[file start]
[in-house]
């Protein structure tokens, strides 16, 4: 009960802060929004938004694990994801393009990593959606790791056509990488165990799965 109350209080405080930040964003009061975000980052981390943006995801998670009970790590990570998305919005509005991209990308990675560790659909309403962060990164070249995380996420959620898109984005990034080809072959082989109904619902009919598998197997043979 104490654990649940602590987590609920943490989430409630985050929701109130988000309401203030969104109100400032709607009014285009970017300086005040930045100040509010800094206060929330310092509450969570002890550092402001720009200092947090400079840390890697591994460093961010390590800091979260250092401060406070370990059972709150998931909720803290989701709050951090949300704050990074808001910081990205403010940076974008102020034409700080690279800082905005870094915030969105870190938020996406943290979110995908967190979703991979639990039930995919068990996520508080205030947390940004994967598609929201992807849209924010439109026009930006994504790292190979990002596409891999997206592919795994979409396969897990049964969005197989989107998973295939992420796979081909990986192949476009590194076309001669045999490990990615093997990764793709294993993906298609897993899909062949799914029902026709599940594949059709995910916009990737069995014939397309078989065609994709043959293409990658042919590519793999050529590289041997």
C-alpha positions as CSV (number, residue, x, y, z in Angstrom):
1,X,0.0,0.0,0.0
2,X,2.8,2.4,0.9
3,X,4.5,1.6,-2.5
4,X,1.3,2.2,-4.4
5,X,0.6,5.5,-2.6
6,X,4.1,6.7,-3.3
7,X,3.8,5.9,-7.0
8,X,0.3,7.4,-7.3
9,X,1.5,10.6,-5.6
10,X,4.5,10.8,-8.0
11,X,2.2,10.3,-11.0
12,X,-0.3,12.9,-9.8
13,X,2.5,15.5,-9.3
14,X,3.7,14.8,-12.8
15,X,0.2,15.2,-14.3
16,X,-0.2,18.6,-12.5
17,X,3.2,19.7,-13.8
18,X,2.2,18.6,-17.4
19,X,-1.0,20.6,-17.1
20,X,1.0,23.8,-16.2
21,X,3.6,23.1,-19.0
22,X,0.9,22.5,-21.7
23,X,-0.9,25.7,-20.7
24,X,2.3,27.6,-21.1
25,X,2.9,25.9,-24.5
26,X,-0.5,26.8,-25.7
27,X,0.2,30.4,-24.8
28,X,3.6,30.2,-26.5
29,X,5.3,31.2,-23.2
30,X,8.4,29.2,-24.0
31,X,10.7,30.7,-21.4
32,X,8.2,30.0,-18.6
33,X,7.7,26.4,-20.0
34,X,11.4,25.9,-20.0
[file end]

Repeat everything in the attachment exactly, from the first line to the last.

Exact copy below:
[in-house]
């Protein structure tokens, strides 16, 4: 009960802060929004938004694990994801393009990593959606790791056509990488165990799965 109350209080405080930040964003009061975000980052981390943006995801998670009970790590990570998305919005509005991209990308990675560790659909309403962060990164070249995380996420959620898109984005990034080809072959082989109904619902009919598998197997043979 104490654990649940602590987590609920943490989430409630985050929701109130988000309401203030969104109100400032709607009014285009970017300086005040930045100040509010800094206060929330310092509450969570002890550092402001720009200092947090400079840390890697591994460093961010390590800091979260250092401060406070370990059972709150998931909720803290989701709050951090949300704050990074808001910081990205403010940076974008102020034409700080690279800082905005870094915030969105870190938020996406943290979110995908967190979703991979639990039930995919068990996520508080205030947390940004994967598609929201992807849209924010439109026009930006994504790292190979990002596409891999997206592919795994979409396969897990049964969005197989989107998973295939992420796979081909990986192949476009590194076309001669045999490990990615093997990764793709294993993906298609897993899909062949799914029902026709599940594949059709995910916009990737069995014939397309078989065609994709043959293409990658042919590519793999050529590289041997």
C-alpha positions as CSV (number, residue, x, y, z in Angstrom):
1,X,0.0,0.0,0.0
2,X,2.8,2.4,0.9
3,X,4.5,1.6,-2.5
4,X,1.3,2.2,-4.4
5,X,0.6,5.5,-2.6
6,X,4.1,6.7,-3.3
7,X,3.8,5.9,-7.0
8,X,0.3,7.4,-7.3
9,X,1.5,10.6,-5.6
10,X,4.5,10.8,-8.0
11,X,2.2,10.3,-11.0
12,X,-0.3,12.9,-9.8
13,X,2.5,15.5,-9.3
14,X,3.7,14.8,-12.8
15,X,0.2,15.2,-14.3
16,X,-0.2,18.6,-12.5
17,X,3.2,19.7,-13.8
18,X,2.2,18.6,-17.4
19,X,-1.0,20.6,-17.1
20,X,1.0,23.8,-16.2
21,X,3.6,23.1,-19.0
22,X,0.9,22.5,-21.7
23,X,-0.9,25.7,-20.7
24,X,2.3,27.6,-21.1
25,X,2.9,25.9,-24.5
26,X,-0.5,26.8,-25.7
27,X,0.2,30.4,-24.8
28,X,3.6,30.2,-26.5
29,X,5.3,31.2,-23.2
30,X,8.4,29.2,-24.0
31,X,10.7,30.7,-21.4
32,X,8.2,30.0,-18.6
33,X,7.7,26.4,-20.0
34,X,11.4,25.9,-20.0